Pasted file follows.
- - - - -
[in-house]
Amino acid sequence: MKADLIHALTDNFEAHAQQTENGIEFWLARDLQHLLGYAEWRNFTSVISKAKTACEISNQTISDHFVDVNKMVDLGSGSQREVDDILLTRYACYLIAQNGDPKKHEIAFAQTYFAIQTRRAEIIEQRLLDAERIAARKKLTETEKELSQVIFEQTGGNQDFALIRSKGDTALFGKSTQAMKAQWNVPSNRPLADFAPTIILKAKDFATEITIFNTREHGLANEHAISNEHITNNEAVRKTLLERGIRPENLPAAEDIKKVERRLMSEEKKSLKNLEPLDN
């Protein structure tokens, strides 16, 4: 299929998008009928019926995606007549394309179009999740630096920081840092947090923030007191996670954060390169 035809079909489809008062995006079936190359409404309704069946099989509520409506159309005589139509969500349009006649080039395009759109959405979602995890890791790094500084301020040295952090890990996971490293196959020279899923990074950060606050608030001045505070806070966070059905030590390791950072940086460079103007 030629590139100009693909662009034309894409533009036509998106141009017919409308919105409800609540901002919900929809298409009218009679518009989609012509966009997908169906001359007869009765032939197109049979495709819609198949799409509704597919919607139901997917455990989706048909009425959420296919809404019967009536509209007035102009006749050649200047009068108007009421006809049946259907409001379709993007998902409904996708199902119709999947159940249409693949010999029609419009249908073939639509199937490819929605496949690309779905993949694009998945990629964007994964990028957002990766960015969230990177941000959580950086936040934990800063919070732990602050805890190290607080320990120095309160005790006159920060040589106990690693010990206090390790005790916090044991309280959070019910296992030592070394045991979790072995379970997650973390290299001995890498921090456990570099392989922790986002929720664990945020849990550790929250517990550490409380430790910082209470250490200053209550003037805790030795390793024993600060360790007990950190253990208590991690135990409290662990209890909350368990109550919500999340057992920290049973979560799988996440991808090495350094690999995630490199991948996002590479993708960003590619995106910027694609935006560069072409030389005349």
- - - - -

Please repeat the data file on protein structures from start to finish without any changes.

[in-house]
Amino acid sequence: MKADLIHALTDNFEAHAQQTENGIEFWLARDLQHLLGYAEWRNFTSVISKAKTACEISNQTISDHFVDVNKMVDLGSGSQREVDDILLTRYACYLIAQNGDPKKHEIAFAQTYFAIQTRRAEIIEQRLLDAERIAARKKLTETEKELSQVIFEQTGGNQDFALIRSKGDTALFGKSTQAMKAQWNVPSNRPLADFAPTIILKAKDFATEITIFNTREHGLANEHAISNEHITNNEAVRKTLLERGIRPENLPAAEDIKKVERRLMSEEKKSLKNLEPLDN
């Protein structure tokens, strides 16, 4: 299929998008009928019926995606007549394309179009999740630096920081840092947090923030007191996670954060390169 035809079909489809008062995006079936190359409404309704069946099989509520409506159309005589139509969500349009006649080039395009759109959405979602995890890791790094500084301020040295952090890990996971490293196959020279899923990074950060606050608030001045505070806070966070059905030590390791950072940086460079103007 030629590139100009693909662009034309894409533009036509998106141009017919409308919105409800609540901002919900929809298409009218009679518009989609012509966009997908169906001359007869009765032939197109049979495709819609198949799409509704597919919607139901997917455990989706048909009425959420296919809404019967009536509209007035102009006749050649200047009068108007009421006809049946259907409001379709993007998902409904996708199902119709999947159940249409693949010999029609419009249908073939639509199937490819929605496949690309779905993949694009998945990629964007994964990028957002990766960015969230990177941000959580950086936040934990800063919070732990602050805890190290607080320990120095309160005790006159920060040589106990690693010990206090390790005790916090044991309280959070019910296992030592070394045991979790072995379970997650973390290299001995890498921090456990570099392989922790986002929720664990945020849990550790929250517990550490409380430790910082209470250490200053209550003037805790030795390793024993600060360790007990950190253990208590991690135990409290662990209890909350368990109550919500999340057992920290049973979560799988996440991808090495350094690999995630490199991948996002590479993708960003590619995106910027694609935006560069072409030389005349």